Overall OHUG was a great event. It was proof positive that not only is the Oracle/PeopleSoft customer community is still very much alive and thriving but that Oracle still has a few tricks up their sleeve when it comes to HR Technology.
Just a quick note to my readers to invite you to find me if you’ll be at the Oracle HCM Users Group in Las Vegas next week. I along with two incredibly talented individuals from CDW will be presenting on how to use PeopleSoft’s position management functionality to help better enable talent management processes.
Our session is scheduled Wednesday, June 13th at 10:30 am. If you’re planning on being in Las Vegas next week, please be sure to stop by and introduce yourself. I hope to see you there
I’m not sure what you’re doing on May 7th and 8th, but I can assure you that I will be in downtown Chicago on those dates. The second installment of HRevolution will be held at Catalyst Ranch, Chicago’s most unique meeting space and a great location for such a unique event.
Before I list the top 5 reasons why I’ll be attending, it makes sense to first tell everyone what HRevolution is. Quite simply HRevolution is a unique combination of some of the most progressive HR thinkers, social media rockstars, and technology thought-leaders brought together in an unconference format for discussion on a host of topics of interest to HR. Think HR Woodstock without the music, drugs, or anarchy – it will be a defining moment for the HR domain.
Why I’m planning on attending HRevolution 2010:
1. It’s in Chicago – For those traveling from other parts of the country and the world Chicago is centrally located, easily reached by direct flight from just about every major airport in the world. While travel to Chicago is fairly simple, it’s also an amazing place to visit. Come see the Magnificent Mile, State Street, Navy Pier, Millennium Park, and some of the finest modern architecture in the country. The conference hotel is within steps from world class dining, some of the hottest nightlife, as well as being adjacent to Chicago’s Theatre District. As important as all this is, for me the location provides very easy access because it’s 45 minutes from my house.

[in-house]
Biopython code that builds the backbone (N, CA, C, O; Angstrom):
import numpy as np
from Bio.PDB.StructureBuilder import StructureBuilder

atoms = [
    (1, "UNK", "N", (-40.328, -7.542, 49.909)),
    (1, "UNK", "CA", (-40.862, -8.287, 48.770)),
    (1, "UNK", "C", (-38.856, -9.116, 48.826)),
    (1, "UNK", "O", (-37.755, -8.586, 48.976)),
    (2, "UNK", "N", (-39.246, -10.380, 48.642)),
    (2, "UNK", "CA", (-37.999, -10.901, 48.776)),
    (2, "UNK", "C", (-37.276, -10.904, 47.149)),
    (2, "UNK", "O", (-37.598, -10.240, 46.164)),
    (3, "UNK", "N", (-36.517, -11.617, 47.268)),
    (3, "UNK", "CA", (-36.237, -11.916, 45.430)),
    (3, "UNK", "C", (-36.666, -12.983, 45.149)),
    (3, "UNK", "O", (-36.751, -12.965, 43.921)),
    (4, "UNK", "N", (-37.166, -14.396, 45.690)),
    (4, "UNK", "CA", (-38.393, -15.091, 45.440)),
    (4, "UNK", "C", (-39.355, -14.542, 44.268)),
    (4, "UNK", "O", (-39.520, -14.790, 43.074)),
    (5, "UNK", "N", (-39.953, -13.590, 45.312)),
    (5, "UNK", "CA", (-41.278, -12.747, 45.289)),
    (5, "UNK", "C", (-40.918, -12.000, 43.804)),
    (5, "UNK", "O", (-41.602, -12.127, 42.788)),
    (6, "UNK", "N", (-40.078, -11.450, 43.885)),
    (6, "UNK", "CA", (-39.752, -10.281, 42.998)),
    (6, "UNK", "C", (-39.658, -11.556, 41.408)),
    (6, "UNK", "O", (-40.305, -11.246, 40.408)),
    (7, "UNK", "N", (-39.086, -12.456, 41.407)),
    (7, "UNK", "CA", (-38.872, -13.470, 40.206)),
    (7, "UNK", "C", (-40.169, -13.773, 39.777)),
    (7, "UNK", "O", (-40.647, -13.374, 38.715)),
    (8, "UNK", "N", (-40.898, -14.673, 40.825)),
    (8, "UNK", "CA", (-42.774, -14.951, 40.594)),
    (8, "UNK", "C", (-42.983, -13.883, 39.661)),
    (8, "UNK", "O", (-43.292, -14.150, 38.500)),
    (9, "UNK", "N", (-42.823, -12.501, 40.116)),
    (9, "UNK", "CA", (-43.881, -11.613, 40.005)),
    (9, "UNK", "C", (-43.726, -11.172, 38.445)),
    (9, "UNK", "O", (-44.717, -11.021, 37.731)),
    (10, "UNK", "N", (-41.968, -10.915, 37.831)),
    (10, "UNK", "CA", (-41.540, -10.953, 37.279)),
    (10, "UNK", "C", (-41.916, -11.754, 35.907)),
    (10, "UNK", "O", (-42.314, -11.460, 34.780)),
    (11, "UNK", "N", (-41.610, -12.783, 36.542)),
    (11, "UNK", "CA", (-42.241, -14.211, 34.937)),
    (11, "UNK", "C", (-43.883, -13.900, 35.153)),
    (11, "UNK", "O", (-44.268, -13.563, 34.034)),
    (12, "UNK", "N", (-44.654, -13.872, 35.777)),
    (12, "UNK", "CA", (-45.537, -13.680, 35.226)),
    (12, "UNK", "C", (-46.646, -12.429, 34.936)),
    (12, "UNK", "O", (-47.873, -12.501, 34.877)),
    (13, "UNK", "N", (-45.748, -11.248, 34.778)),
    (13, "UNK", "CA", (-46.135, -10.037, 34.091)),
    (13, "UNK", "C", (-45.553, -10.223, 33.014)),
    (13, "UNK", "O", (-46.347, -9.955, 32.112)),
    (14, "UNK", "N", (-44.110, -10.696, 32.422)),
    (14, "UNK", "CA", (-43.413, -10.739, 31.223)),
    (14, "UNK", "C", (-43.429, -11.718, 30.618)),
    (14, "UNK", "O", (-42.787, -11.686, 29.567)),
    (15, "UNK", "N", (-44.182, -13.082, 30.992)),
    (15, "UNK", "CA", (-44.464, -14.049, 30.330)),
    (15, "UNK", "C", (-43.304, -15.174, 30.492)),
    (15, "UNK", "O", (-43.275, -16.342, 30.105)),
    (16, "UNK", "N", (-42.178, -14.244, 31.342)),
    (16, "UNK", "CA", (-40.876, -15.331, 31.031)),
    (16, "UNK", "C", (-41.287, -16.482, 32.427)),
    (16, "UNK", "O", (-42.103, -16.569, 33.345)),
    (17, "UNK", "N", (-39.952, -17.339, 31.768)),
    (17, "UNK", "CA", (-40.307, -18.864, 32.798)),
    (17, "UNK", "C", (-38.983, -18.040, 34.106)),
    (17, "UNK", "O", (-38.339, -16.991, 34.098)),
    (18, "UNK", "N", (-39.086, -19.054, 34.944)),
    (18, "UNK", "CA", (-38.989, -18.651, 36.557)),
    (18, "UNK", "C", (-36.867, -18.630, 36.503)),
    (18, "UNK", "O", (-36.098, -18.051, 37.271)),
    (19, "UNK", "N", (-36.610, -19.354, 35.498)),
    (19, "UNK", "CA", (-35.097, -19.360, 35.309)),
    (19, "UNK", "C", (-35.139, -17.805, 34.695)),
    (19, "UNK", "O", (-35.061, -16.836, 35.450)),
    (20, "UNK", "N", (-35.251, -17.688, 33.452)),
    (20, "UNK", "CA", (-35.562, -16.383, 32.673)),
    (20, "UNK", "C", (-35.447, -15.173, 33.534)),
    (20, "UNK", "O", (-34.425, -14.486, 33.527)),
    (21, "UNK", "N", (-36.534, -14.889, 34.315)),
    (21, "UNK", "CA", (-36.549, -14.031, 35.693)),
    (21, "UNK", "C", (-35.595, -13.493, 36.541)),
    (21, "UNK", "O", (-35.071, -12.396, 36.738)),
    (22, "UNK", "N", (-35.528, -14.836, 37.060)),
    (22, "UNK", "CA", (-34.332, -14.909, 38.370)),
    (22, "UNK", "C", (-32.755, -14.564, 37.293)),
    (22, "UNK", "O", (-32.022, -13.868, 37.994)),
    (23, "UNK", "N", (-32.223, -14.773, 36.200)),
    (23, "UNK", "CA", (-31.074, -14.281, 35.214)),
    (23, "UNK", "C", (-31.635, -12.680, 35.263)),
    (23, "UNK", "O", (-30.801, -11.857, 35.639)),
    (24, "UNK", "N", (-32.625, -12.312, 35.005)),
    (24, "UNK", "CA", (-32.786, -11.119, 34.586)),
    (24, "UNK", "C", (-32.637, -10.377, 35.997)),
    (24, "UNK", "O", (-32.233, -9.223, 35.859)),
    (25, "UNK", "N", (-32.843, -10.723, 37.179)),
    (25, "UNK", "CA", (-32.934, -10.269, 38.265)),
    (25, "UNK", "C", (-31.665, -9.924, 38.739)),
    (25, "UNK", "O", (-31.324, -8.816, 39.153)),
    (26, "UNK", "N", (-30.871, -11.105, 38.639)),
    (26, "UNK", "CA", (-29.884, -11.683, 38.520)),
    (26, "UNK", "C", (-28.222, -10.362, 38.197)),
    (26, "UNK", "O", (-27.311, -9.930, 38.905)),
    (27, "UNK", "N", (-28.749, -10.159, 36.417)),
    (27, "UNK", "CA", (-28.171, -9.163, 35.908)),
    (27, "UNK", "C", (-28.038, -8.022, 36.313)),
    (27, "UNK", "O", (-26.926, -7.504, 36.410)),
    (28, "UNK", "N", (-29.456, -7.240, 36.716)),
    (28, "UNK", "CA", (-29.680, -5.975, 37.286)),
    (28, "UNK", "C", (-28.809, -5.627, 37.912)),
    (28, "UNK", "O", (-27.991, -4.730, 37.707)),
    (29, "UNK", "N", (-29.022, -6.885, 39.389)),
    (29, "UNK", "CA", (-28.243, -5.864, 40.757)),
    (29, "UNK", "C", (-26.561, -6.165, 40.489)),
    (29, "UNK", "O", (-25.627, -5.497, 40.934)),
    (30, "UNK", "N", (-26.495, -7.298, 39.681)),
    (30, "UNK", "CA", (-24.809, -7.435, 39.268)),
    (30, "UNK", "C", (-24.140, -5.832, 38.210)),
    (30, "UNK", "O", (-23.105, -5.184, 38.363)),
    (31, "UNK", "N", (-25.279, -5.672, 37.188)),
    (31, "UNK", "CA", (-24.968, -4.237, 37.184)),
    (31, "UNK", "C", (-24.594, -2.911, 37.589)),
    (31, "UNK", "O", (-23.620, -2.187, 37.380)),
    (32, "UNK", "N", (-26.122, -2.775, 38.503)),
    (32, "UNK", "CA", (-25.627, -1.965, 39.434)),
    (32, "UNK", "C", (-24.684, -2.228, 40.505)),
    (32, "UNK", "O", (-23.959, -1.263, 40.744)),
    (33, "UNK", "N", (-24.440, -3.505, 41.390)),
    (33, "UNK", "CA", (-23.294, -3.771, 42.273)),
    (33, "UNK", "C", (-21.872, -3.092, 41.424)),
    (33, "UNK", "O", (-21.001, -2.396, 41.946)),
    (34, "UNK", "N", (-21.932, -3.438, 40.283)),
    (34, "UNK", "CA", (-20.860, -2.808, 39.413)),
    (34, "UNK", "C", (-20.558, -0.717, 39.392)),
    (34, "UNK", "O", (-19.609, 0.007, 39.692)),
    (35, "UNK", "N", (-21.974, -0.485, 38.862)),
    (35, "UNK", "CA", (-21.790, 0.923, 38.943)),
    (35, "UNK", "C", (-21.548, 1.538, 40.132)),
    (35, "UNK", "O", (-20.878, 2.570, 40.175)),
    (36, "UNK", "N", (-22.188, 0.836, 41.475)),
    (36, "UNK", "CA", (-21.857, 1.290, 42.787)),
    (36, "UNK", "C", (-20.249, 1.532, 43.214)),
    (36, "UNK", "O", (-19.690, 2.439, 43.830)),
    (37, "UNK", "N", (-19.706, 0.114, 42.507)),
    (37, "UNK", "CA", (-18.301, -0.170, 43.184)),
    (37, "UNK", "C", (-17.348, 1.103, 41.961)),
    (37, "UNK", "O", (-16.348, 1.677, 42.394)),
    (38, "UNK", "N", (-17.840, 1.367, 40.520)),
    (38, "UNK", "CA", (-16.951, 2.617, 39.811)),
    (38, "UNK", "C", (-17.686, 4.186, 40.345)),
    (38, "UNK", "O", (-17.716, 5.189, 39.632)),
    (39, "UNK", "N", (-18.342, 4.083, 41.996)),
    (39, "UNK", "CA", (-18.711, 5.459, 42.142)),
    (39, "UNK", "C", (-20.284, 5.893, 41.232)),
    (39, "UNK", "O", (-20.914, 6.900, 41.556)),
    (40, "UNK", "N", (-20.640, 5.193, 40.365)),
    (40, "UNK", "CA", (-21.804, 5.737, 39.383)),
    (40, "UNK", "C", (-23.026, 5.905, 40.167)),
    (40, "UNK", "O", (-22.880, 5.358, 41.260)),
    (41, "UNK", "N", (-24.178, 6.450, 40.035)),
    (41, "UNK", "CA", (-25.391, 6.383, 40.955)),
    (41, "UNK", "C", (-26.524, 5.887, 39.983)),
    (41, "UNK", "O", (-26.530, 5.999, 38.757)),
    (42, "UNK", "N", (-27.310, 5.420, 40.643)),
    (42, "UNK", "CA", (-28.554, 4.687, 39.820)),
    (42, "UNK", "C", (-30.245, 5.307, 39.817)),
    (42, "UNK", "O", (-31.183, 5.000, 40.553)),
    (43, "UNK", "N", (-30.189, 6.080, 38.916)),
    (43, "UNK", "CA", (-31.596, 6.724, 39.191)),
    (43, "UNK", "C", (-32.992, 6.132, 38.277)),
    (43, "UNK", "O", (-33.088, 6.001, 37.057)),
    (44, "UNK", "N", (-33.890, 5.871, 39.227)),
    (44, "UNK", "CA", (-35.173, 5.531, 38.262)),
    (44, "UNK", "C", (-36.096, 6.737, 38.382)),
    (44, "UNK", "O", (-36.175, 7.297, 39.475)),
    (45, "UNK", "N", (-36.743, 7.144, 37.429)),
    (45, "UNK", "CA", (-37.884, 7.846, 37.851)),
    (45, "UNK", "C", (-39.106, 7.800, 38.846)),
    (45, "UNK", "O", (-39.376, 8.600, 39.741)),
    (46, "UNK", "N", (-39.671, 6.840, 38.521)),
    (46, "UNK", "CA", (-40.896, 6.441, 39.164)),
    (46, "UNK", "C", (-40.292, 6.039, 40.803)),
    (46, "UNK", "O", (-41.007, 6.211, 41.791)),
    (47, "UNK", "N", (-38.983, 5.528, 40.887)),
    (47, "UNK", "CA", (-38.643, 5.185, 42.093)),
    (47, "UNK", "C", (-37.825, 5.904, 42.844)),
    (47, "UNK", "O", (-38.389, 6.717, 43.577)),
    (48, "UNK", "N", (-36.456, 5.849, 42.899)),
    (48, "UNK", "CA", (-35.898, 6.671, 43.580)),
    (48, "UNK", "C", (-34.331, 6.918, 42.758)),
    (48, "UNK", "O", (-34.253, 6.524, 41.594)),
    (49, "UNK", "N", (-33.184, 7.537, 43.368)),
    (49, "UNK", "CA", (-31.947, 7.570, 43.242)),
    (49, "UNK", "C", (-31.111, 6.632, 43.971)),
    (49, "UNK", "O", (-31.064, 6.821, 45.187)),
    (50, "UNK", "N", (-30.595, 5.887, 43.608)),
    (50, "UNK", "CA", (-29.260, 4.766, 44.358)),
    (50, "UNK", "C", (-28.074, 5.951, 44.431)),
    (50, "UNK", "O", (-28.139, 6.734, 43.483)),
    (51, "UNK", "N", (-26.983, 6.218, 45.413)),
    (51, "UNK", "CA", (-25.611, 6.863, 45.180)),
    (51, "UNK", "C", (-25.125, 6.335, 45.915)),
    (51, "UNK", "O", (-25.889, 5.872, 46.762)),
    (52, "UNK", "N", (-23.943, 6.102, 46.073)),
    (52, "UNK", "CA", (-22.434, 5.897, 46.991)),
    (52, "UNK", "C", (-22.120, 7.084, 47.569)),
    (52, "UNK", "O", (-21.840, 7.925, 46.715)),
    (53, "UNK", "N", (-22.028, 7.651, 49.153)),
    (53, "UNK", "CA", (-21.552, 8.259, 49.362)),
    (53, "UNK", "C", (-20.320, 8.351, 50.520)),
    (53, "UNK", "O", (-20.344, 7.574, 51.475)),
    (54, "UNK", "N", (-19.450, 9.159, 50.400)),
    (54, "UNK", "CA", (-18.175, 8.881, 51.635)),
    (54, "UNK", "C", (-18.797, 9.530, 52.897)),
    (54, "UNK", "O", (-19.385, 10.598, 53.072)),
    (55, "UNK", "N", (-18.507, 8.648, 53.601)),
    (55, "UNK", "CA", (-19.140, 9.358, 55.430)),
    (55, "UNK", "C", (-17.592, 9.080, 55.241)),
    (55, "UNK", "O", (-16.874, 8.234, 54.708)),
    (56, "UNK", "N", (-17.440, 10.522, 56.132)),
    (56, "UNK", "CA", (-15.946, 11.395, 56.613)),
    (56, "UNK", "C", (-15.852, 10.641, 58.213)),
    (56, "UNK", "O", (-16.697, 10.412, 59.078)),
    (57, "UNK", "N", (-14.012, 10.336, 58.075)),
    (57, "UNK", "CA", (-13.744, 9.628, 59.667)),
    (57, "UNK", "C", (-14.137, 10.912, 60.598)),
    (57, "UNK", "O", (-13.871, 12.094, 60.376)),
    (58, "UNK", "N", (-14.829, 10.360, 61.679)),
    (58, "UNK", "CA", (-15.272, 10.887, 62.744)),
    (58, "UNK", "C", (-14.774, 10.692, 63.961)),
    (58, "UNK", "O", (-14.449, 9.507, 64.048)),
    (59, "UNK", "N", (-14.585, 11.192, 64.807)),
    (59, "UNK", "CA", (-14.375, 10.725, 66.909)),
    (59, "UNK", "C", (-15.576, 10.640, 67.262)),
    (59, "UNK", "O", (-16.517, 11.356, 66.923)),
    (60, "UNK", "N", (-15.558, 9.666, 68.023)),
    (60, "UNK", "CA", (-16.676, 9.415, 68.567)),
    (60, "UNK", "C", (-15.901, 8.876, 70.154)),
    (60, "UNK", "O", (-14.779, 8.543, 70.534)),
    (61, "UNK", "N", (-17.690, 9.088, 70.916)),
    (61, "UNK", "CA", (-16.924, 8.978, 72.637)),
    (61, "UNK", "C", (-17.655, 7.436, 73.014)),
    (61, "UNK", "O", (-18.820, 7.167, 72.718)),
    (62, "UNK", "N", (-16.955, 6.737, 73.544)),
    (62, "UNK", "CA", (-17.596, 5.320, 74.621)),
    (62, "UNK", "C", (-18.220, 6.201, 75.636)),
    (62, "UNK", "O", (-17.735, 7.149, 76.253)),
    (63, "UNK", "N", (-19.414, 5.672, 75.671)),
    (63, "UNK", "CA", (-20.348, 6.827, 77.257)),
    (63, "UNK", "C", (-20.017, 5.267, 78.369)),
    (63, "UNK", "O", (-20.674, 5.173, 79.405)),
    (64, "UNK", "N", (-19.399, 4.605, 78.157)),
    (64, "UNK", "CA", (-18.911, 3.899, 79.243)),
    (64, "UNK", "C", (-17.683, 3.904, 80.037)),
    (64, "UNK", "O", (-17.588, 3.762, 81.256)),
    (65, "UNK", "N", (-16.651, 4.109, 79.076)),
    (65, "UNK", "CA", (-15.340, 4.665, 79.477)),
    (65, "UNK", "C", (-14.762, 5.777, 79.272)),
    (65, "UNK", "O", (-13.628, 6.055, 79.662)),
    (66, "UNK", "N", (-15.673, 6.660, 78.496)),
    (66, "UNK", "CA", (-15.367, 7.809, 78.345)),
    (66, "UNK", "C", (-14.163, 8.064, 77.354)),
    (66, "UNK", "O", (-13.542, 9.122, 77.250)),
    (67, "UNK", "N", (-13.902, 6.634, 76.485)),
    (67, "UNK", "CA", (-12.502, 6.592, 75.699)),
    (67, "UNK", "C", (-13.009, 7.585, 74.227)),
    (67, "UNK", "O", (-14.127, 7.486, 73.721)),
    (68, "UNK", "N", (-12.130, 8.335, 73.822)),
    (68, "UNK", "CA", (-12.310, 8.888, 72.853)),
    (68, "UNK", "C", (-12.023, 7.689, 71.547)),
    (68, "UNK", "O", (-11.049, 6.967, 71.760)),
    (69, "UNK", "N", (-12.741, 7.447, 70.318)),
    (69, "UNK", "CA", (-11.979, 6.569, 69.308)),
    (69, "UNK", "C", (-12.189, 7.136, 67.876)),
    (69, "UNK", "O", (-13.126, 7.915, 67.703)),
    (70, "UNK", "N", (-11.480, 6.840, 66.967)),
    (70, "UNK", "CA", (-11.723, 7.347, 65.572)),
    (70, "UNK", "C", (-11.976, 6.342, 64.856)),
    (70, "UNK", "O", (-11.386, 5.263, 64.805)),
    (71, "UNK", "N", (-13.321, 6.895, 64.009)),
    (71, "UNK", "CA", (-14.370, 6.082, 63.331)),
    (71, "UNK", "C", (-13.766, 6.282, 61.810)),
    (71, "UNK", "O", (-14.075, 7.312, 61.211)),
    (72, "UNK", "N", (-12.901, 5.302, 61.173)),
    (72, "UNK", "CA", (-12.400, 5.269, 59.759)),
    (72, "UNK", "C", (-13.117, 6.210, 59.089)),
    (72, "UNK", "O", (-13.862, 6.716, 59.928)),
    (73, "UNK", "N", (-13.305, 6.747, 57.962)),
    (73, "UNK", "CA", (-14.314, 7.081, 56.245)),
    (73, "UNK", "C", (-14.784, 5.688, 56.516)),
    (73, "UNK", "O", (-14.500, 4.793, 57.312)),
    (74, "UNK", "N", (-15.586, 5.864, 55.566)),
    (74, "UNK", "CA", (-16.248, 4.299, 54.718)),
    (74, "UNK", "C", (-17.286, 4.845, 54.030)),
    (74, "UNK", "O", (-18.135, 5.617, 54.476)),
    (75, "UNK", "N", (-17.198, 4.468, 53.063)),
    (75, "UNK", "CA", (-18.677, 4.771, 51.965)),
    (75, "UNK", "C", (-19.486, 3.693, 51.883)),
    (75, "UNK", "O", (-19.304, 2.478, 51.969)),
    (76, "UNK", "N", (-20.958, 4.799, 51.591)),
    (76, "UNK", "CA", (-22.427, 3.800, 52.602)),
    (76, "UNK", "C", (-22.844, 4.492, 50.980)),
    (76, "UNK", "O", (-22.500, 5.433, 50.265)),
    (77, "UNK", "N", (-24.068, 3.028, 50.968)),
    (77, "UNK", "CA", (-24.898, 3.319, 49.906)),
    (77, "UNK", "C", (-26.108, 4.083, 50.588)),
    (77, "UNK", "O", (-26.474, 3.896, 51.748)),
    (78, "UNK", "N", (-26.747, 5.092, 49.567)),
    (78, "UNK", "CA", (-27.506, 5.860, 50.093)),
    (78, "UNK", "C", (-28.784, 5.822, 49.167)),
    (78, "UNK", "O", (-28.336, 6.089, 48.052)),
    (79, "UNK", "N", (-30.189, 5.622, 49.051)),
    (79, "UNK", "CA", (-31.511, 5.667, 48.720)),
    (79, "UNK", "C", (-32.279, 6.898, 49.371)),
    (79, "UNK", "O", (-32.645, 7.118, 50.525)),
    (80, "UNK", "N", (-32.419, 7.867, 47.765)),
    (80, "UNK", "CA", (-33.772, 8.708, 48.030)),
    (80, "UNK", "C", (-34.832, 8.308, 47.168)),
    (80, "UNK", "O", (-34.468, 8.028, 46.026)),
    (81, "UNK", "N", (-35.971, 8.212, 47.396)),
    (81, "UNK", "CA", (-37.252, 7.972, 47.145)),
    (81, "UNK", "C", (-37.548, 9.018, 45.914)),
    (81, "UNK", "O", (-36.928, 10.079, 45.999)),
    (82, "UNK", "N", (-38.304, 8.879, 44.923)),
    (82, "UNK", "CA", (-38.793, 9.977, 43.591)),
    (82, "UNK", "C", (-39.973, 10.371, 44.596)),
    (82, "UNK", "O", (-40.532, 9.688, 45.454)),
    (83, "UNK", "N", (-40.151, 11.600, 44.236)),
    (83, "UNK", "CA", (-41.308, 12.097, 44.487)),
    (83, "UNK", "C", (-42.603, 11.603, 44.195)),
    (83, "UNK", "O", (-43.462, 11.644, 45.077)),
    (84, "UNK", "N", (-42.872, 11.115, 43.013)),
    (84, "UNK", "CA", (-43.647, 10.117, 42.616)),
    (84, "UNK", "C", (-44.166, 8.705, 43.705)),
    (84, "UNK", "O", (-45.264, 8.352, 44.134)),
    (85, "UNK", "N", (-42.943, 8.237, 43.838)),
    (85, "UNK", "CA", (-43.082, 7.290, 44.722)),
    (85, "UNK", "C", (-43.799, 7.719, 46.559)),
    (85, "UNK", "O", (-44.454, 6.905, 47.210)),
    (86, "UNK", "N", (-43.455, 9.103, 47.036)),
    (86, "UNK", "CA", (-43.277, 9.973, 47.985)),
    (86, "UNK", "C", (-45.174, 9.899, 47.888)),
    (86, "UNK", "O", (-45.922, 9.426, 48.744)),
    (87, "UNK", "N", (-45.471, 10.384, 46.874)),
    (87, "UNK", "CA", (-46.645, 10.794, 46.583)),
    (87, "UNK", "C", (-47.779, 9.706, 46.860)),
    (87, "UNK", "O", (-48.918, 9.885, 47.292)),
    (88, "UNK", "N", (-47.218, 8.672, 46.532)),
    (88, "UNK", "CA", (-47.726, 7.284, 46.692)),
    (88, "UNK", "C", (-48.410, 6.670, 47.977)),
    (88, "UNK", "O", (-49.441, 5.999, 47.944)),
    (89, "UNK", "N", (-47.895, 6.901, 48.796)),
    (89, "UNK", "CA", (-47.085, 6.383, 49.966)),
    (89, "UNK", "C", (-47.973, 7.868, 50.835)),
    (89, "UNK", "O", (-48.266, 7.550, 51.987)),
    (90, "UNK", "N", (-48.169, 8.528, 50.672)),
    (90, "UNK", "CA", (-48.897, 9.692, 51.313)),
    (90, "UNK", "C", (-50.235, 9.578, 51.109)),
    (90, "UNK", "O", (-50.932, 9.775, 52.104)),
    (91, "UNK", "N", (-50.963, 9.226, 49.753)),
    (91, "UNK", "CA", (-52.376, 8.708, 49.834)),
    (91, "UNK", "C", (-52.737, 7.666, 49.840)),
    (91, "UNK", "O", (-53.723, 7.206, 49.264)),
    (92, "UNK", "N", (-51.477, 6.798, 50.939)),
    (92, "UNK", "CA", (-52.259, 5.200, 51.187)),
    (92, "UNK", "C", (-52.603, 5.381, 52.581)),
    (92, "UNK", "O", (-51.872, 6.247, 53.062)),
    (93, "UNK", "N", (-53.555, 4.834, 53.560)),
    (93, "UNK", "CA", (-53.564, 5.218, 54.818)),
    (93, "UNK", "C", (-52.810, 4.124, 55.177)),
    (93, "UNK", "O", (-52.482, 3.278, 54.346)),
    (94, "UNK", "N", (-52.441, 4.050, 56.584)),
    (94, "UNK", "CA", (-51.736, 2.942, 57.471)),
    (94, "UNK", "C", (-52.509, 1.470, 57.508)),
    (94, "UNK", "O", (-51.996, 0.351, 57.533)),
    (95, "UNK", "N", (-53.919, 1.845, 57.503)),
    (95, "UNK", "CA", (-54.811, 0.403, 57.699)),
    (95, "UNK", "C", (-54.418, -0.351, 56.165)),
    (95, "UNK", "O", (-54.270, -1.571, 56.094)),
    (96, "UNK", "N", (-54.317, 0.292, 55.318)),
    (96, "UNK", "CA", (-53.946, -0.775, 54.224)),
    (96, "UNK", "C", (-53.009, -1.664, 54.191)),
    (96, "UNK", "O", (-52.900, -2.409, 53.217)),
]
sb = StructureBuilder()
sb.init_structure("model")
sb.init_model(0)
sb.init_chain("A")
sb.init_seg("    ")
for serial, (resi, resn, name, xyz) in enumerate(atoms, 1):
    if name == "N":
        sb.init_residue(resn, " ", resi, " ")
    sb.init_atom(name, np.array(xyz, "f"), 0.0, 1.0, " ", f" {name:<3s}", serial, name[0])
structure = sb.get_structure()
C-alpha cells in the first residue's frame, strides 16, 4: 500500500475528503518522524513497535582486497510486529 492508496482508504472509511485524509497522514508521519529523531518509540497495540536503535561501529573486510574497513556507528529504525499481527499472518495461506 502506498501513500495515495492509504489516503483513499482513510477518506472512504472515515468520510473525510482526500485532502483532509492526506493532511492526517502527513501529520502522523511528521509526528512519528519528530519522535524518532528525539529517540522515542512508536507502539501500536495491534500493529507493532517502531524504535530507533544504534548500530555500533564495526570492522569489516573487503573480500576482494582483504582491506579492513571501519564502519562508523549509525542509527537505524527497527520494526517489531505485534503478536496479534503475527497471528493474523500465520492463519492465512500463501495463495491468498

2. Its unlike the other HR/Tech Conferences – Whether you typically attend the annual SHRM conference, HR Technology, IHRIM, or any other standard HR-themed conference, they all have something in common – similar content, themes, and speakers. While each of these events serve a well established purpose and should continue doing so, they lack the one thing that HRevolution promises – full interaction. The unconference format provides attendees with the ability to not only learn from a host of great leaders but also participate in the discussion and learning in ways not possible in a more traditional conference format. Speakers are simply facilitators of the discussion rather than pontificating from a stage. No powerpoint, no panels of analysts/experts, and no sales pitches – just straight talk from folks who have been there and done it. I see this as not a replacement for the traditional conferences, but a great addition to some already outstanding events.
3. Its a great value – Unlike a traditional conference which can cost upwards of $500 per day, HRevolution is only $100, little more than a dinner out on the town. In a time of tight budgets and people’s reduced ability to attend a conferences, this offers a great opportunity to learn without breaking the bank. Many are attending on their own dime – further demonstrating the value that is seen in the event.
4. Meet great people – The conference is being organized and attended by some of the most well known HR bloggers and twitter personalities. Its a great opportunity meet some of the top online HR influencers, bloggers, consultants, and practitioners.
5. The Conference is ALL ABOUT YOU! - Hard to imagine that after the previous four reasons you still need more, but if you are still on the fence think about this; The conference is all about you. If you don’t attend, the conference will be different – really. Since this is an unconference, attendees and speakers alike shape the discussion, the content and the learnings. If you don’t attend, not only will you miss an opportunity to learn from others but you’ll also eliminate the opportunity for others to learn from you as well. After all, an unconference is only as good as you’re willing to make it.
I hope to see you in Chicago on May 7th and 8th at HRevolution 2010. It will be a great event and is limited to 100 attendees, so if you haven’t registered yet please do so while tickets are still available. To register, click here.
Do you know who this man is? If not, you should – he’s one of the most highly influential individuals in the HR technology space. His name is Bill Kutik.